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From the mountains to the coast, pick-your-own strawberry farms dot the Georgia landscape. Three varieties of strawberries - Chandler, Cameron and Sweet Charlie - are planted in September and October, and Chandler is the most popular. In south Georgia strawberries are ready for picking as early as late February. As spring moves northward, so does the strawberry harvesting season, which can span anywhere from six to ten weeks.

Strawberries rank third in Georgia's small fruit sales, trailing muscadine grapes and top-ranked blueberries. The number of acres devoted to pick-your-own strawberry farms has increased dramatically since 1985. In 2009, Georgia grew 288 acres of strawberries.

Strawberries will continue to turn red after they are picked, but they will not ripen further or turn sweeter. Flavor is influenced by growing conditions such as the weather, stages of ripeness, harvest time and variety. Size, however, does not determine flavor.

Most Georgia strawberries are grown in raised rows, mulched with black plastic and watered with drip/irrigation feeding systems. Called plasticulture, this intensive-management method enables growers to maximize their yields and enhance fruit quality.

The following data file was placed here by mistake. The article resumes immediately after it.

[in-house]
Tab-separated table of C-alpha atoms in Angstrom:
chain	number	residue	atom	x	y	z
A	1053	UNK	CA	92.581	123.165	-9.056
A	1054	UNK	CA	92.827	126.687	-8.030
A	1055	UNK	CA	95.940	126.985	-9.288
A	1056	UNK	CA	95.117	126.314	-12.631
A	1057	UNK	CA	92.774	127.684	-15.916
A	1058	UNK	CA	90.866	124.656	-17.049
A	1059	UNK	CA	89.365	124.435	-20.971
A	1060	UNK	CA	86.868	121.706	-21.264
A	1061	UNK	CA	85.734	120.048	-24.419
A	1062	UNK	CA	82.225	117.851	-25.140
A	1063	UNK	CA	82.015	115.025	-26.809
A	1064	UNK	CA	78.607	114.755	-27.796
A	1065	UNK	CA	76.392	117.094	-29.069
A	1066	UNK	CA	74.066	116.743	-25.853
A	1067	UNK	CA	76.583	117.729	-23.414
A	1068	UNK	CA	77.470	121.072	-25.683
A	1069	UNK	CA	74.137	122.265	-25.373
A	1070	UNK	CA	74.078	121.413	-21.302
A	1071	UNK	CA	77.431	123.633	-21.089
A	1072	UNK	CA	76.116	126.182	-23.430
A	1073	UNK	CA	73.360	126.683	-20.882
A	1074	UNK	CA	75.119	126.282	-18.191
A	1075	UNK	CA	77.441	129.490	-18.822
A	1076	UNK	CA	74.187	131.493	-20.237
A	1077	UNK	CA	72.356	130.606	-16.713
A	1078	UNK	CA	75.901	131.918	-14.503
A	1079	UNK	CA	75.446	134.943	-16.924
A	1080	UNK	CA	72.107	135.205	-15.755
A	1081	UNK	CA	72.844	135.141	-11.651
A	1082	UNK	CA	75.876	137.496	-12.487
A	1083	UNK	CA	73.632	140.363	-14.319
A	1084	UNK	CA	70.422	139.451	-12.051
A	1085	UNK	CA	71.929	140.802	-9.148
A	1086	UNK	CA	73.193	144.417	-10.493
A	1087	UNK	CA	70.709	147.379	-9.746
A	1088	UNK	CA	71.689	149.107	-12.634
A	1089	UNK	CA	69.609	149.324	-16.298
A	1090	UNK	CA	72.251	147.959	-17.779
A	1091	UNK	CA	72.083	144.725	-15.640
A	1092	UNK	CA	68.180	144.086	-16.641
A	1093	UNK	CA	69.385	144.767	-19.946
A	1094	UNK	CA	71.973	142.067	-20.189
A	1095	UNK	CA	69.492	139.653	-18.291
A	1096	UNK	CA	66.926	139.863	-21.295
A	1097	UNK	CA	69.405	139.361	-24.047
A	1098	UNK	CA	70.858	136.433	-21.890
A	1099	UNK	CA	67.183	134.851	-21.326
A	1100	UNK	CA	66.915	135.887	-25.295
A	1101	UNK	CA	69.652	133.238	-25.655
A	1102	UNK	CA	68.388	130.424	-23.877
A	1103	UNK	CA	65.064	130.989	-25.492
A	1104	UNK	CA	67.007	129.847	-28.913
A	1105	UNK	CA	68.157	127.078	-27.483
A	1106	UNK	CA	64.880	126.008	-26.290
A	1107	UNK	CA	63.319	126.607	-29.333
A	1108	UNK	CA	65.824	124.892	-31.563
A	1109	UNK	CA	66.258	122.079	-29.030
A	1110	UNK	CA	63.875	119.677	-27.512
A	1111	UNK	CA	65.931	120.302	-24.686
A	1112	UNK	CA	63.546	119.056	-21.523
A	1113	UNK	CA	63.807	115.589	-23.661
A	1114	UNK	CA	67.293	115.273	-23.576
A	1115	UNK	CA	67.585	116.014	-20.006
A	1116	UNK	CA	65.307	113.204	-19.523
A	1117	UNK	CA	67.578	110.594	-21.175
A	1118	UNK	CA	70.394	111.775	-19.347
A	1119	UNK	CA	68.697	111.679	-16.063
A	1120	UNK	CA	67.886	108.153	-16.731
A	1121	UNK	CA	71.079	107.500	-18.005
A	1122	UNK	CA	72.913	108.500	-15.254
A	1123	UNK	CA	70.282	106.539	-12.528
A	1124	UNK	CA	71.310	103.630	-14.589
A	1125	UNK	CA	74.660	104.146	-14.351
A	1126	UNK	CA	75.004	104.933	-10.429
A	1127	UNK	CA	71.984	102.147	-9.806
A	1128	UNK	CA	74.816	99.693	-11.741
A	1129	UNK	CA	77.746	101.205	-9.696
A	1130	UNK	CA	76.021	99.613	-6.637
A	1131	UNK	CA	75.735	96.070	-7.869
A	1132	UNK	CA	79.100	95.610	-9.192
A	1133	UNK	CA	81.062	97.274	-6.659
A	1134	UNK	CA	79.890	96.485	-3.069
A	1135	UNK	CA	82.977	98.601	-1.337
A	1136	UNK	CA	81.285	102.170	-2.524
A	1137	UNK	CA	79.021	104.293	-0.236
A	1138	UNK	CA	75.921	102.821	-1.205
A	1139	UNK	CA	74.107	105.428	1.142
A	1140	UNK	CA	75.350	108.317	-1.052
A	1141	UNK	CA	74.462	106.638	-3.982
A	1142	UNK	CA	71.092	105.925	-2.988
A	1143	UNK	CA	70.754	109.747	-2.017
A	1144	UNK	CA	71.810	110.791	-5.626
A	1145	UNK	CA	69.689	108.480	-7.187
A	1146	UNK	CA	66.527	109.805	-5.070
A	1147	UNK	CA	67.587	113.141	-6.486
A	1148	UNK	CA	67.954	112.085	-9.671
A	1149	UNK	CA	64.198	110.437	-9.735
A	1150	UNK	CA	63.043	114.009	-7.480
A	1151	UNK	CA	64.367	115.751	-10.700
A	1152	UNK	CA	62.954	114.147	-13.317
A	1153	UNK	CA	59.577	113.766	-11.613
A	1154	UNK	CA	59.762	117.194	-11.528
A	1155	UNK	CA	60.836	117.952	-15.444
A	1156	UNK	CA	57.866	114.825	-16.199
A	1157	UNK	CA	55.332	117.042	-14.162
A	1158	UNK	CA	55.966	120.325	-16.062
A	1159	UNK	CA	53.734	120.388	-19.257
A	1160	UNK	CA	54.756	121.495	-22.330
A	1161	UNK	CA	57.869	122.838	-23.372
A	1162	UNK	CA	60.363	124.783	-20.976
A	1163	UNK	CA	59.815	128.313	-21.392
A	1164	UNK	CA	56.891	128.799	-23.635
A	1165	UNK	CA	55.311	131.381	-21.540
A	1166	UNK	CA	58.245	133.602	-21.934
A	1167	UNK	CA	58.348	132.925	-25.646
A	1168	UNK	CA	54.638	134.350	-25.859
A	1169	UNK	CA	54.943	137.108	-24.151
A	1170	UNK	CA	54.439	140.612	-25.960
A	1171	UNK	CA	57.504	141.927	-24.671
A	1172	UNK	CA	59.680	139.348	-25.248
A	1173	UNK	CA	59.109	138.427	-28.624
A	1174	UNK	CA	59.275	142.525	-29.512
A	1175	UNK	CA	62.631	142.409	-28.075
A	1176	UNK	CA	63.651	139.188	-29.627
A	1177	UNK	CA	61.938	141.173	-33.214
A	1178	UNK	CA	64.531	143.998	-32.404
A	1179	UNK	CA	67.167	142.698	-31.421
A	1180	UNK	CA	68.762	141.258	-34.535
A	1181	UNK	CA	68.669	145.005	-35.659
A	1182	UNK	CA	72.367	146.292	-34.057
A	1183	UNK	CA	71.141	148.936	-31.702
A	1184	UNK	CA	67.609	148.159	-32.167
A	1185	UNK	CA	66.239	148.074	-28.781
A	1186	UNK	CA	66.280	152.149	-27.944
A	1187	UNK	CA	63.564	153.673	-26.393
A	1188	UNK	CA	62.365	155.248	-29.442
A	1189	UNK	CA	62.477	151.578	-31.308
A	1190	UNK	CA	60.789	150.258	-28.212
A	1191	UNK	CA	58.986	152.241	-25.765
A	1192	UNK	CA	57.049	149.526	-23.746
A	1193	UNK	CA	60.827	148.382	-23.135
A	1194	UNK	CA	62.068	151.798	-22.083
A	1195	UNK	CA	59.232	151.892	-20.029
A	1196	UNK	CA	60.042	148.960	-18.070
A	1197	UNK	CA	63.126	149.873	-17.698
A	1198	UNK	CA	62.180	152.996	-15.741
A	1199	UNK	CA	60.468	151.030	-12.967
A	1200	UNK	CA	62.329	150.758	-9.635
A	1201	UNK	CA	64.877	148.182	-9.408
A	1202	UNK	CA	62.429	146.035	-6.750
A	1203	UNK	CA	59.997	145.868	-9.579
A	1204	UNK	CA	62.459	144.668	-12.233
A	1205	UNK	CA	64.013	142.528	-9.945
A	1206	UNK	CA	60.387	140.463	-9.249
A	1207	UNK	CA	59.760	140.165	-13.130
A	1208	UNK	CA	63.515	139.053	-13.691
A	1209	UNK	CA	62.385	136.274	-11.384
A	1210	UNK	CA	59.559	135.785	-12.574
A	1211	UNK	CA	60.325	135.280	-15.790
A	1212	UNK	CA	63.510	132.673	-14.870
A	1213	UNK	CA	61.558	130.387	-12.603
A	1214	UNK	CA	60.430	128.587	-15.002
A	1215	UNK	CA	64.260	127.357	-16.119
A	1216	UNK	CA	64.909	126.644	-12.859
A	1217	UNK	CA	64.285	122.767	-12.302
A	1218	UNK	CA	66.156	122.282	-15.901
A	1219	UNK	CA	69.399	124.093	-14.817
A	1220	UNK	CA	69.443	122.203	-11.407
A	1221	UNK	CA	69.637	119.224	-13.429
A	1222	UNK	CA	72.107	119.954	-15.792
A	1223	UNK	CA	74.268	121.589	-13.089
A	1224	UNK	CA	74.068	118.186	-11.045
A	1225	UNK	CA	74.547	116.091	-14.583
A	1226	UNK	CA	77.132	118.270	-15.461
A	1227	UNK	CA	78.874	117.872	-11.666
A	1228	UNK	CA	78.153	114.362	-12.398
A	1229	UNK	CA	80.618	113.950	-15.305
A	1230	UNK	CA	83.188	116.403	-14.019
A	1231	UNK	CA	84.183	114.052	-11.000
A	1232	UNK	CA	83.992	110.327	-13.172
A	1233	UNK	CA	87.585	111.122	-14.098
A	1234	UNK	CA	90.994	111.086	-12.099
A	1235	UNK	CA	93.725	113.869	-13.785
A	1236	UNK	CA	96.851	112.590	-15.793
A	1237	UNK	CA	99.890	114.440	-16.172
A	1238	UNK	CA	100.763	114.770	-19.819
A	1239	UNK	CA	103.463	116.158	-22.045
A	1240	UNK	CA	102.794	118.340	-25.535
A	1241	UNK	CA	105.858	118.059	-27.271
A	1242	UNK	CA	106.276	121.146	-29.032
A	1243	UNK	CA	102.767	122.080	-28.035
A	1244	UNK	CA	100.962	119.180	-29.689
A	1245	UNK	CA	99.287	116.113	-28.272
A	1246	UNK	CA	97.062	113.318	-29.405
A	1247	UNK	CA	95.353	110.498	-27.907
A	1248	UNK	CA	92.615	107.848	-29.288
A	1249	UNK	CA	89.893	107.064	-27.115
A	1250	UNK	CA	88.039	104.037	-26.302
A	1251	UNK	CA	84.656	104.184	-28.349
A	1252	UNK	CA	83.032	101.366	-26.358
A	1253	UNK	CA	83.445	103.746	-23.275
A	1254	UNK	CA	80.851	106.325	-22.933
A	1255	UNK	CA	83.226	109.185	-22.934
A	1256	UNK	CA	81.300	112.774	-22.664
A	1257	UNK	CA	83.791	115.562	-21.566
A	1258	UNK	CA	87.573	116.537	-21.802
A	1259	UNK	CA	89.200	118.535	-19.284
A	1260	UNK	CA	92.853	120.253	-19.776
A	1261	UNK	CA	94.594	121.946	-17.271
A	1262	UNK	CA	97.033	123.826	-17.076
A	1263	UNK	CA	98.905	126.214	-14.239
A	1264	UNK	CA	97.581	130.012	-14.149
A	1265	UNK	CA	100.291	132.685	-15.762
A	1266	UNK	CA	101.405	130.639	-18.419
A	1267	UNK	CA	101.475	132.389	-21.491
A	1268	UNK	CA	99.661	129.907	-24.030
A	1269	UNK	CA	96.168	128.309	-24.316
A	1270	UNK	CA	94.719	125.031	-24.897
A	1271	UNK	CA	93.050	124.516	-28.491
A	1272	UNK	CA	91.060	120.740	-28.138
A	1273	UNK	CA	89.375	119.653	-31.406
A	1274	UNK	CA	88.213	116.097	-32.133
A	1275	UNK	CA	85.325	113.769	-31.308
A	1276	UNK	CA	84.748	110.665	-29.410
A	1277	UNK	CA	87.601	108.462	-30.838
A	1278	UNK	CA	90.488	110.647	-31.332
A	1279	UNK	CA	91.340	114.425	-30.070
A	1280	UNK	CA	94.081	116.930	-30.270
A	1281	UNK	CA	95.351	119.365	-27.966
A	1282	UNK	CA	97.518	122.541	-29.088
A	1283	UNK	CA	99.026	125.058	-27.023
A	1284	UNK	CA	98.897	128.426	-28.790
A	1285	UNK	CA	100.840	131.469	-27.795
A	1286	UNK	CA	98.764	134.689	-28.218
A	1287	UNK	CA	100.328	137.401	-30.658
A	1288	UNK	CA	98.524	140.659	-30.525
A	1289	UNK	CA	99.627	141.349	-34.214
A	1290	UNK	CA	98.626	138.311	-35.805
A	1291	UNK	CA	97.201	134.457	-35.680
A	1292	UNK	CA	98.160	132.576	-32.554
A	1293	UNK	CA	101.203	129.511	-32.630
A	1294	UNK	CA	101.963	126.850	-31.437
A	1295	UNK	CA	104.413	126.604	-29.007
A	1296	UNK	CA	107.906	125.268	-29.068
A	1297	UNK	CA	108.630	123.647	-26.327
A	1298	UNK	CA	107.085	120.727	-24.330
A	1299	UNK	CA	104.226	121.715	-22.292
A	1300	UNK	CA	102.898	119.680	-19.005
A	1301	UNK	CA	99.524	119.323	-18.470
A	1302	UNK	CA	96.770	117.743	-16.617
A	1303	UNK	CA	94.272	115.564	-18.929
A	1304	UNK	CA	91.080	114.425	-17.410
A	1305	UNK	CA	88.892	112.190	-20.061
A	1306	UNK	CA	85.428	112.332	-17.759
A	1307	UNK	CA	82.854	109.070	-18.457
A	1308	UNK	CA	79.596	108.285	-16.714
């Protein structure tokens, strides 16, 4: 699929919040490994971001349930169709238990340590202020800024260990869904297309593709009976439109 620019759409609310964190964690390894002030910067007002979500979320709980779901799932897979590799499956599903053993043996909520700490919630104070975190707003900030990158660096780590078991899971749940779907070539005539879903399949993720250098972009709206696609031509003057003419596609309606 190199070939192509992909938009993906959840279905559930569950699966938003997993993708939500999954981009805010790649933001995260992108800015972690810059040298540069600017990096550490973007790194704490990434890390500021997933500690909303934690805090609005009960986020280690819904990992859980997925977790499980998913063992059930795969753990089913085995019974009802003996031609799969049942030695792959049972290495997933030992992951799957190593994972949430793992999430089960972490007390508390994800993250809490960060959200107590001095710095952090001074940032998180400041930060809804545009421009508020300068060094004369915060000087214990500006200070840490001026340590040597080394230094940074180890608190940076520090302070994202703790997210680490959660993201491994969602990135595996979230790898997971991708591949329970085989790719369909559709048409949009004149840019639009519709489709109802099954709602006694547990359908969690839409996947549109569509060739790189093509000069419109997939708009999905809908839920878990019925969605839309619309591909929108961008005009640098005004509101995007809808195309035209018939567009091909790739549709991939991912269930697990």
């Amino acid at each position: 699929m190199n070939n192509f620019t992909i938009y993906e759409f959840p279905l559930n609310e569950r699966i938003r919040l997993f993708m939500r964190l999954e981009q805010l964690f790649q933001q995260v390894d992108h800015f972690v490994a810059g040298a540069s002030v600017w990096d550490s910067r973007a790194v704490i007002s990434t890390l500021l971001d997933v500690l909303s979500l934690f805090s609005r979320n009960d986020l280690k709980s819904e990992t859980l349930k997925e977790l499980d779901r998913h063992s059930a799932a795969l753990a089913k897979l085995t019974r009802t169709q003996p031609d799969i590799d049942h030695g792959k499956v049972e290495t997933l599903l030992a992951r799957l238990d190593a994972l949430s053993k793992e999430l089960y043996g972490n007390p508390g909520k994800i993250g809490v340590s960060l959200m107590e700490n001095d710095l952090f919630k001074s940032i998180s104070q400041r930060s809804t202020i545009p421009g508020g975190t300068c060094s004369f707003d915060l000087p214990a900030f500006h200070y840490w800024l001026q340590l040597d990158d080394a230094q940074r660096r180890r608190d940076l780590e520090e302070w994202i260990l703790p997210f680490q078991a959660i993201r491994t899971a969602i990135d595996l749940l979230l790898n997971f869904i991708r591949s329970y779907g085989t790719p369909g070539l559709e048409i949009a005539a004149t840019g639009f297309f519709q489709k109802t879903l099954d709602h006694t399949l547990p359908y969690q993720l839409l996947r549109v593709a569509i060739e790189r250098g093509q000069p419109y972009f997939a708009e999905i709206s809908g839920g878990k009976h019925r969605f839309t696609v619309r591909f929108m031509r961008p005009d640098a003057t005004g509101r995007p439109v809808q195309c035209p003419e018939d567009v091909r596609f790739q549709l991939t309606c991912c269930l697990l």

Strawberries are fat-free, low in calories and are a good source of folic acid, potassium and fiber. Eight medium-sized strawberries contain 160% of the U.S. recommended daily amount for Vitamin C.


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Featured News

Edible fruits in the landscape
Homeowners looking to add something new to their landscapes this spring should consider something edible. A University of Georgia small fruits expert suggests berries as a delicious and easy addition.

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